• Average size of order
  • Percentage of accounts receivable (AR)
  • Industry or sub-specialization
  • Type of business (eg. online vs. physical retail)
  • Region
  • Size of business
  • Years in business
  • Years as a customer
  • Number of employees

For instance, you may discover—after completing Step 3, below—that companies who have online B2B stores, who carry less inventory on hand than those with brick-and-mortar locations, may have a higher financial risk in paying their invoices on time. Or you may find the reverse to be true. In either case, you can use this data and information to inform you of and proactively recognize financial risk which will inform you on how much credit you should extend to each segment.

Segmenting your customers also lets you identify how risk is distributed across your accounts receivable (AR). For instance, if you have three customers, and they typically comprise 80% of your AR at any given moment, you’ve opened yourself up to considerable risk. If just one of these customers defaults on their debt, or even fails to pay in a timely manner, this could be a significant cost to your business. It’s important to watch out for these types of risk concentrations.

On the other hand, if 80% of your AR is distributed more or less evenly across 30 different businesses (for example), you’re at less of a disadvantage from delinquency as the risk is focused on a smaller segment of customers.

You may wish to create a rating system to measure the volatility of each segment.

Step 2: Minimize bad debt exposure

A variety of security arrangements and guarantees can protect you from bad debt. When auditing your credit risk, consider which tools you currently use and whether there is an opportunity to upgrade to ones that are more stringent or binding. Security arrangements and guarantees for reducing credit losses include:

  • Credit insurance and underwriting
  • AR insurance
  • Lines of credit
  • Bonds
  • Comfort letters
  • Liens
  • Factoring (including reverse factoring)
  • Transfers of assets
  • Transfers of receivables
  • Retention of titles

Step 3: Look at the history of unpaid invoices

Once your customers are broken up into segments, look at the history of their unpaid invoices.

For each one, determine:

  • Why the customer was late to pay
  • Actions you took to collect payment

Then, take into account the rest of the customer’s history.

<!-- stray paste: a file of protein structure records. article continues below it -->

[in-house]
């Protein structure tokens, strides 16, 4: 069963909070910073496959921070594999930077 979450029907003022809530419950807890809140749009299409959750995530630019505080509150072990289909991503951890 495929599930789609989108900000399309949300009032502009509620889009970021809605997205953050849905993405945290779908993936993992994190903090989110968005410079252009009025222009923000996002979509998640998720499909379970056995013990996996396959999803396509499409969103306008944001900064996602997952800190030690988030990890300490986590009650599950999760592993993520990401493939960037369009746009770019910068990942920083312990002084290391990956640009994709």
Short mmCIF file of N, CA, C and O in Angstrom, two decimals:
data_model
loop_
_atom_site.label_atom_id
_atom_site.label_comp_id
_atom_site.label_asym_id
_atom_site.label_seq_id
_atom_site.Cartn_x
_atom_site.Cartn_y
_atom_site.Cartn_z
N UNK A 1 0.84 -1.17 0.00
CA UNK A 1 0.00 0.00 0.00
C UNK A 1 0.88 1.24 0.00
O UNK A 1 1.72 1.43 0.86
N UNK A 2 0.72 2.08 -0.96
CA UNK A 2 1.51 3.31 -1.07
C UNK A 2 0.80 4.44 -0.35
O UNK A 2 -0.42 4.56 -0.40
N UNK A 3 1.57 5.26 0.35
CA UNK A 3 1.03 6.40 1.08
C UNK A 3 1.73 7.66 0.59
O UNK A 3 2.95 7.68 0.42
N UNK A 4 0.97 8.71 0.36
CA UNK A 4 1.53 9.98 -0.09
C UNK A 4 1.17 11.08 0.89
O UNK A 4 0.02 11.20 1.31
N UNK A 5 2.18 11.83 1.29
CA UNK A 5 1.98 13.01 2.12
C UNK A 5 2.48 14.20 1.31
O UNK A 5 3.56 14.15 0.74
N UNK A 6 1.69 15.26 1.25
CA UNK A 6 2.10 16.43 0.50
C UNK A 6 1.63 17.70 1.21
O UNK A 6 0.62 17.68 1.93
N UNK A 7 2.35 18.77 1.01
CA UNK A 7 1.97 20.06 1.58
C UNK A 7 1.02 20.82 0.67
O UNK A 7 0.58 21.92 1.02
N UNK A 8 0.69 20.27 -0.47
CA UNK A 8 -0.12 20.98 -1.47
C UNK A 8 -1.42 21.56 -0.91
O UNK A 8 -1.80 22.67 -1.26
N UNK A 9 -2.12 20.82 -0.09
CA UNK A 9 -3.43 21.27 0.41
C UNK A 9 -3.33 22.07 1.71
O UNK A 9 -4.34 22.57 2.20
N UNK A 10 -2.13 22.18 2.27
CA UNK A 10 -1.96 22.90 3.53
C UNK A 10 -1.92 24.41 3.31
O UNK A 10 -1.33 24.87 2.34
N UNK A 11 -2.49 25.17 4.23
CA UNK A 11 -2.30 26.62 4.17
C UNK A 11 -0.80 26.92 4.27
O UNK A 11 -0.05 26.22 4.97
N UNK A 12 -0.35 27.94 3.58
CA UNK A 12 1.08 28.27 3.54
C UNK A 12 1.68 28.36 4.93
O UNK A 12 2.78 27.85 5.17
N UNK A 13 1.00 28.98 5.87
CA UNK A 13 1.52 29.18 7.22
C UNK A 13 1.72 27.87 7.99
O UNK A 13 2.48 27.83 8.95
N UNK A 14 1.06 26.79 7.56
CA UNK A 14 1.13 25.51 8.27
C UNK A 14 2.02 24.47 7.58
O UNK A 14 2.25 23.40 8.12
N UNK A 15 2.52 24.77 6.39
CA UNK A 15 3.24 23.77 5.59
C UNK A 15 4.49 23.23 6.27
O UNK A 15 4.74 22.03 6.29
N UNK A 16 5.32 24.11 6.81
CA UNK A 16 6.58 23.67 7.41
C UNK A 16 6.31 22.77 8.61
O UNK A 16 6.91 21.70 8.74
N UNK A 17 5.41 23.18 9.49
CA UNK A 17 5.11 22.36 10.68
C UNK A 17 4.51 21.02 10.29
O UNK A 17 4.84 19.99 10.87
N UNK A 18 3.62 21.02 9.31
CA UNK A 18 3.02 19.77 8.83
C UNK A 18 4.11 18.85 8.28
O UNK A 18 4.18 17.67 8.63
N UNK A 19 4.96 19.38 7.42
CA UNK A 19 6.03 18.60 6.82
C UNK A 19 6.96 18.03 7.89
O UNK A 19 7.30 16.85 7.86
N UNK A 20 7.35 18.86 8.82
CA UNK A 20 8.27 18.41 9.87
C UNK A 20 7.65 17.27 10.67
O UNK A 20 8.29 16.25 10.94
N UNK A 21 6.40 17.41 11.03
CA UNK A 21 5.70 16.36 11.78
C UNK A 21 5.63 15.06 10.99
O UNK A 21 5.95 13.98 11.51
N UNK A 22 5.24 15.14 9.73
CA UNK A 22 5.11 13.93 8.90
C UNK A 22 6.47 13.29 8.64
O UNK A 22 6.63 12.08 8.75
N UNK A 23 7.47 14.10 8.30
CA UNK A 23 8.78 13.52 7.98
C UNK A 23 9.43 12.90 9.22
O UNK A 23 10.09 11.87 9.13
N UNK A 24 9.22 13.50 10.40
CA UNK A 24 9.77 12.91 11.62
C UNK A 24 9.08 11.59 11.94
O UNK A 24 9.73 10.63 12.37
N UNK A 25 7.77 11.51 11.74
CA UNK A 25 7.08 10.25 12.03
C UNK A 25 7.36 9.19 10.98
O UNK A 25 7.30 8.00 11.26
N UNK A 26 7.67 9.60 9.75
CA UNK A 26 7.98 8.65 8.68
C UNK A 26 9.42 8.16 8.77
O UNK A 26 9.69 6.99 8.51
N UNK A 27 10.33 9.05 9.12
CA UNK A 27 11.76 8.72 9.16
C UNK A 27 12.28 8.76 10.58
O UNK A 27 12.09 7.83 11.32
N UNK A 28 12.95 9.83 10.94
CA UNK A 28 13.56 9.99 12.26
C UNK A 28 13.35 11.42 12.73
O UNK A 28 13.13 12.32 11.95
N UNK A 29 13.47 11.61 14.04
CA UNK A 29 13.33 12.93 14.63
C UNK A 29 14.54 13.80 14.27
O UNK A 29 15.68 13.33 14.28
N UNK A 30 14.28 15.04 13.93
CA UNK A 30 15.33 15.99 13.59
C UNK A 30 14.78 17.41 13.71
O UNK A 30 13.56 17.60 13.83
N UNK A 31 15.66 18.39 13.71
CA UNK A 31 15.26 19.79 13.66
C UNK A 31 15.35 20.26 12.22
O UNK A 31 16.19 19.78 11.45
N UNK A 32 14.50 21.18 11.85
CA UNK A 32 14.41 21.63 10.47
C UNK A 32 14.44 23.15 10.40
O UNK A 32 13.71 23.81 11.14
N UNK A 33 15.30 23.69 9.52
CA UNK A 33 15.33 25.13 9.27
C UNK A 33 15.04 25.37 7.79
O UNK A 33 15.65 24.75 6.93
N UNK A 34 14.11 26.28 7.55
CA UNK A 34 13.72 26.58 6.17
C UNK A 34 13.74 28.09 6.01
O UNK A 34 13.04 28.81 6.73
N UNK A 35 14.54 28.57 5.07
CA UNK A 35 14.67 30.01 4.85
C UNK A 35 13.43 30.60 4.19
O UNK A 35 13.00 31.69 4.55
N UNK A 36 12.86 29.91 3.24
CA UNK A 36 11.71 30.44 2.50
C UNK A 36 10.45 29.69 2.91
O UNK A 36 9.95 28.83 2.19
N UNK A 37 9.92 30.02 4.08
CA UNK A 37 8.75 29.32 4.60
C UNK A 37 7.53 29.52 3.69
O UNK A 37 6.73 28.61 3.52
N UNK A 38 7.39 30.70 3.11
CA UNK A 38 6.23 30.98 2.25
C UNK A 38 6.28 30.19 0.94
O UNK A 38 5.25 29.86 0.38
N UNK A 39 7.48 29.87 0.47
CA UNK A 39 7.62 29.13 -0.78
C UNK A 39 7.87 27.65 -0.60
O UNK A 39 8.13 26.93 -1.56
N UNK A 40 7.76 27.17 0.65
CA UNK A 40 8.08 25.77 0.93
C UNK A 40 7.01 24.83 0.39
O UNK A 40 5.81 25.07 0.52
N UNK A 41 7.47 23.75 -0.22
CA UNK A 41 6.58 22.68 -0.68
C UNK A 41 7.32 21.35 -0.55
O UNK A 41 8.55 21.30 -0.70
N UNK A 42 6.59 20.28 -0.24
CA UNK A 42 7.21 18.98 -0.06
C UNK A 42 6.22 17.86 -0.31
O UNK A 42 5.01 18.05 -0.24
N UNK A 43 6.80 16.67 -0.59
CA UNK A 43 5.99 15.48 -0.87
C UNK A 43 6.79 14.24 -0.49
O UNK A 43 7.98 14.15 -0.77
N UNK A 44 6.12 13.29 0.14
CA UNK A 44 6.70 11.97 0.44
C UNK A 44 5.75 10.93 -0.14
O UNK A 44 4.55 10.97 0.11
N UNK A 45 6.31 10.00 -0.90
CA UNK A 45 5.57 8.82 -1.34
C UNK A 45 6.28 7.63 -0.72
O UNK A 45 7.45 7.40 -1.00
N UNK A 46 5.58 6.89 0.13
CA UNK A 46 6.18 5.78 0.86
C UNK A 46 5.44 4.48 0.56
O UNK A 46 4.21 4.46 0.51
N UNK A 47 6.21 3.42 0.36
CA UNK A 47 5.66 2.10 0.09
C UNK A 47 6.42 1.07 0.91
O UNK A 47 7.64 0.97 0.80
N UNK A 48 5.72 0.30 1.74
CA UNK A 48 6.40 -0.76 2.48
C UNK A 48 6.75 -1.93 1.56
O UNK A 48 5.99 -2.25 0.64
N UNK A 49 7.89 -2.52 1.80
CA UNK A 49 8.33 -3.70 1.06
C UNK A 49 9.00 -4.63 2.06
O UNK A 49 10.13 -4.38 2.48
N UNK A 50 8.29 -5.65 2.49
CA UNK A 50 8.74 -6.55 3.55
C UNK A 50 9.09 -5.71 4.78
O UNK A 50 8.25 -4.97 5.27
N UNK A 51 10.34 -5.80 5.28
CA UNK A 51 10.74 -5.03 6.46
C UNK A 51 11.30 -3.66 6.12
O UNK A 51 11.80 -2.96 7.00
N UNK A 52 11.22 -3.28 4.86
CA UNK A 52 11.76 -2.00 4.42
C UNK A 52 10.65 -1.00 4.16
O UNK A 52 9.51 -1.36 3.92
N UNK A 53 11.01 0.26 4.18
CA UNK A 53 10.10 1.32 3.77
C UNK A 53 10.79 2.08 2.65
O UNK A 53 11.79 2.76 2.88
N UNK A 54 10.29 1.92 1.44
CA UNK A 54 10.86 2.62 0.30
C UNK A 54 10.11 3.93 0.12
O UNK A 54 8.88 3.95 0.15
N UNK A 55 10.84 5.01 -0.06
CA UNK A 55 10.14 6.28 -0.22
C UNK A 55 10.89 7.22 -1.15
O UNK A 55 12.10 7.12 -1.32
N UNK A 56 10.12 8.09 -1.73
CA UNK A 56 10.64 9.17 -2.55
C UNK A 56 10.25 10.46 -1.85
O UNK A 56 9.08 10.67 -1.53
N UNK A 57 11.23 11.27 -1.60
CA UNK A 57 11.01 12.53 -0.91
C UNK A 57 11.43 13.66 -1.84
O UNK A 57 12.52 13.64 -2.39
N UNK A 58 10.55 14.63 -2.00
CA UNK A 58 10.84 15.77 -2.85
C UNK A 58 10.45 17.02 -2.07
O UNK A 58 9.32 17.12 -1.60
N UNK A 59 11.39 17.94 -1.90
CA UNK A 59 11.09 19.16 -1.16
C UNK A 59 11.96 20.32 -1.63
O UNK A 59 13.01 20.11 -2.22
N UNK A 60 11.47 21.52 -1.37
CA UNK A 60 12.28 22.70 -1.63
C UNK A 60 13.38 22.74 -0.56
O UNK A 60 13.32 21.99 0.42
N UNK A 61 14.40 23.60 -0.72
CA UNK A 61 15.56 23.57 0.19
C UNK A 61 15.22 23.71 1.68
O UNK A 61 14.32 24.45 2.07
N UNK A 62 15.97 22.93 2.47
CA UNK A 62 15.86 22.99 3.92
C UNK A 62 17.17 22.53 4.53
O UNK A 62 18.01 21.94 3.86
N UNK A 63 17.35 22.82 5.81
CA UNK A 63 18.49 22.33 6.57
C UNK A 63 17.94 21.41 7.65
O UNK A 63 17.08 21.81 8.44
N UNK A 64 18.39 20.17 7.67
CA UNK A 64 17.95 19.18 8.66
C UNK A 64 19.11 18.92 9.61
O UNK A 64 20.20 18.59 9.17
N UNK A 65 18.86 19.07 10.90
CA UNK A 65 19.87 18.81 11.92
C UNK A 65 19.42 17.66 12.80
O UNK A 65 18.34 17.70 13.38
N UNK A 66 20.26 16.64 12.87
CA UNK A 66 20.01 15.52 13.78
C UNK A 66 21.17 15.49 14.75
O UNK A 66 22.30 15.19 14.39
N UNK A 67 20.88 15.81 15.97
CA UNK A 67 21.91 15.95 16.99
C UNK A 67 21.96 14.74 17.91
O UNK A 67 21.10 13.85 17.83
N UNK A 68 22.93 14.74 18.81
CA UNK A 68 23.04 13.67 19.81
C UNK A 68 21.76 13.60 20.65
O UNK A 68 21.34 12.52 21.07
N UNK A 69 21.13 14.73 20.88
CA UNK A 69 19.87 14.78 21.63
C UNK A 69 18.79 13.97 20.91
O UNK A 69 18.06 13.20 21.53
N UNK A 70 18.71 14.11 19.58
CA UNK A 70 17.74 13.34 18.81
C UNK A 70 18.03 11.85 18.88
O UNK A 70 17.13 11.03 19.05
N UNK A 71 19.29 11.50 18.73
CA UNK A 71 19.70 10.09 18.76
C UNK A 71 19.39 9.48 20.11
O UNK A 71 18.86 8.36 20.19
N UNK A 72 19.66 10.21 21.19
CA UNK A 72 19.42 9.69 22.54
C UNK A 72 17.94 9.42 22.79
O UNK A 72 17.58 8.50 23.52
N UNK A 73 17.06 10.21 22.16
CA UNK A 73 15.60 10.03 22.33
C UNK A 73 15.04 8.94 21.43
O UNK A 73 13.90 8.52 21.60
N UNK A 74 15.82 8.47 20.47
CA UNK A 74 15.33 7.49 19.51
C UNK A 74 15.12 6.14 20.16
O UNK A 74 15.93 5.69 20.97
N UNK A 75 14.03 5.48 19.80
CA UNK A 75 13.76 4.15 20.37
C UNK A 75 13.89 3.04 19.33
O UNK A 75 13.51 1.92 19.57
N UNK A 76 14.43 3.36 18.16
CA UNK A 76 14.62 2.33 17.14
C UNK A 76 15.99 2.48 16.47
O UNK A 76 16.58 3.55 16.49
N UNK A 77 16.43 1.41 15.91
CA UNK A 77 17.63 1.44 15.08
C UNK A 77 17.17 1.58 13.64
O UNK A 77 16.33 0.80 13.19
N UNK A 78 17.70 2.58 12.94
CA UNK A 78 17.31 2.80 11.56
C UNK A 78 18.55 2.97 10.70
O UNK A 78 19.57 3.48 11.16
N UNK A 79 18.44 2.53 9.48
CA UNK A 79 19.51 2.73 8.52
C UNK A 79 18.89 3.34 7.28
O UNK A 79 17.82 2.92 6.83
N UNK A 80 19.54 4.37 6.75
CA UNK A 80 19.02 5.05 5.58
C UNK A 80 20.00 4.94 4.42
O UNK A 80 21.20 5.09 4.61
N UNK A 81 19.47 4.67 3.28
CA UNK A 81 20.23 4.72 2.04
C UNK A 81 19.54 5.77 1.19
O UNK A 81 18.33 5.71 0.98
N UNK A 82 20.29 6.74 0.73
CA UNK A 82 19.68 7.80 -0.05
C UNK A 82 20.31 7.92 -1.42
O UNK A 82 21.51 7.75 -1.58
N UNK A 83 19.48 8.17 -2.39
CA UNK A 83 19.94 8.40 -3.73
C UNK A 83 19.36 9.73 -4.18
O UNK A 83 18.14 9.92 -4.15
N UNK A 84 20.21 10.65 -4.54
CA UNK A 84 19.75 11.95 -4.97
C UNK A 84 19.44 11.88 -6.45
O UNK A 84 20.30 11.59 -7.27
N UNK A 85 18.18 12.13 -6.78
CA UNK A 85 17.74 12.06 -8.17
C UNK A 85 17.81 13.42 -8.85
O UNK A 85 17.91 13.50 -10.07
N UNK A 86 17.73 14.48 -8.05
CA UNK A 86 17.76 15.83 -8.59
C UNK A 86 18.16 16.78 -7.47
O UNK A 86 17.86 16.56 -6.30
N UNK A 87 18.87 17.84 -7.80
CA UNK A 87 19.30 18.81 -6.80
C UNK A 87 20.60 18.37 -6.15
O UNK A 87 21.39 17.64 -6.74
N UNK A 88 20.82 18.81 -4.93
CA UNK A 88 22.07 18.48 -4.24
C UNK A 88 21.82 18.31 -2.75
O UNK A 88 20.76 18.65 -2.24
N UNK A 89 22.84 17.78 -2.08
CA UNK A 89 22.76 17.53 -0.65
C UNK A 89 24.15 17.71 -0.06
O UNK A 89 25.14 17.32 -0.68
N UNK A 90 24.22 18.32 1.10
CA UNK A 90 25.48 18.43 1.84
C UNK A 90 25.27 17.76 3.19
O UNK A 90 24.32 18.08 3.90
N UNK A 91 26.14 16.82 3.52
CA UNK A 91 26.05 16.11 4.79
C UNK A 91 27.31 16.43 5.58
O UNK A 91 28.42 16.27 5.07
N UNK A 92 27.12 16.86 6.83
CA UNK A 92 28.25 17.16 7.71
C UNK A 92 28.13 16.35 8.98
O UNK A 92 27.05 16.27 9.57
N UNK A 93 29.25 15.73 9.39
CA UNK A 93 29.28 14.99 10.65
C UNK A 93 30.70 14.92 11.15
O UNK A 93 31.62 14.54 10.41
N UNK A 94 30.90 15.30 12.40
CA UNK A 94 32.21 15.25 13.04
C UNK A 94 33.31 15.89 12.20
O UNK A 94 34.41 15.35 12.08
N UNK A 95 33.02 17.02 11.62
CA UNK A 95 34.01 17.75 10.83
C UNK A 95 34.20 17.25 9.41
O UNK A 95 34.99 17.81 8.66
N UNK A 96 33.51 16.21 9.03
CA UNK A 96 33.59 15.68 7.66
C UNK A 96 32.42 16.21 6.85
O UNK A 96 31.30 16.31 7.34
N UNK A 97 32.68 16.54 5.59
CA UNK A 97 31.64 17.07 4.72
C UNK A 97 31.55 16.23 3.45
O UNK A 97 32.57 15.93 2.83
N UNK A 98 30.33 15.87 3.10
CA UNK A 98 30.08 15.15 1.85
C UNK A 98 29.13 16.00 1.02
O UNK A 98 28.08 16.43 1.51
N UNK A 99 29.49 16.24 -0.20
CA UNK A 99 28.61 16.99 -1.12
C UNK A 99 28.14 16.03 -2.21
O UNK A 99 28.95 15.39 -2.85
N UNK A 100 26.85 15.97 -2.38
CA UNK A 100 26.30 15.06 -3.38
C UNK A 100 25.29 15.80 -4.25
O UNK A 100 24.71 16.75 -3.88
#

• How often did they late pay?
  • How strong was their communication in late payments?
  • Was their reason for late payment usually the same, or did it vary?
  • On average, how many resources did it take your team to escalate the collections process each time?
  • Were the late payments for large or small orders?

This can help you spot patterns and trends in each customer’s payment procedures, and—if necessary—revise how much credit you extend them.

This is another approach we recommend to analyze your entire history of unpaid invoices:

  • Plot all your unpaid invoices over a five-year period (or shorter, depending on the age of your own company)
  • Categorize insolvencies by customer segments (eg. size, region)
  • Determine whether risks are inherent to specific customer segments or just specific customers

Step 4: Calculate Days Sales Outstanding (DSO)

Your days sales outstanding(DSO) is the average amount of time it takes you to get paid once you’ve made a sale. It’s an important metric for your accounts receivable (AR) process.

The lower your DSO, the lower your credit risk, and the more efficient your AR.

Here’s how you calculate DSO:

(AR / Total Sales) x Number of Days = DSO

When you track and reporting on your DSO, you can start to see trends and patterns:

  • How it has changed over time, and (if possible) why
  • How it compares to averages in your industry
  • How effective your working capital is
  • How many customers abide by your net terms, and how many cross the line via late or default payments

Step 5: Create accounts receivable aging reports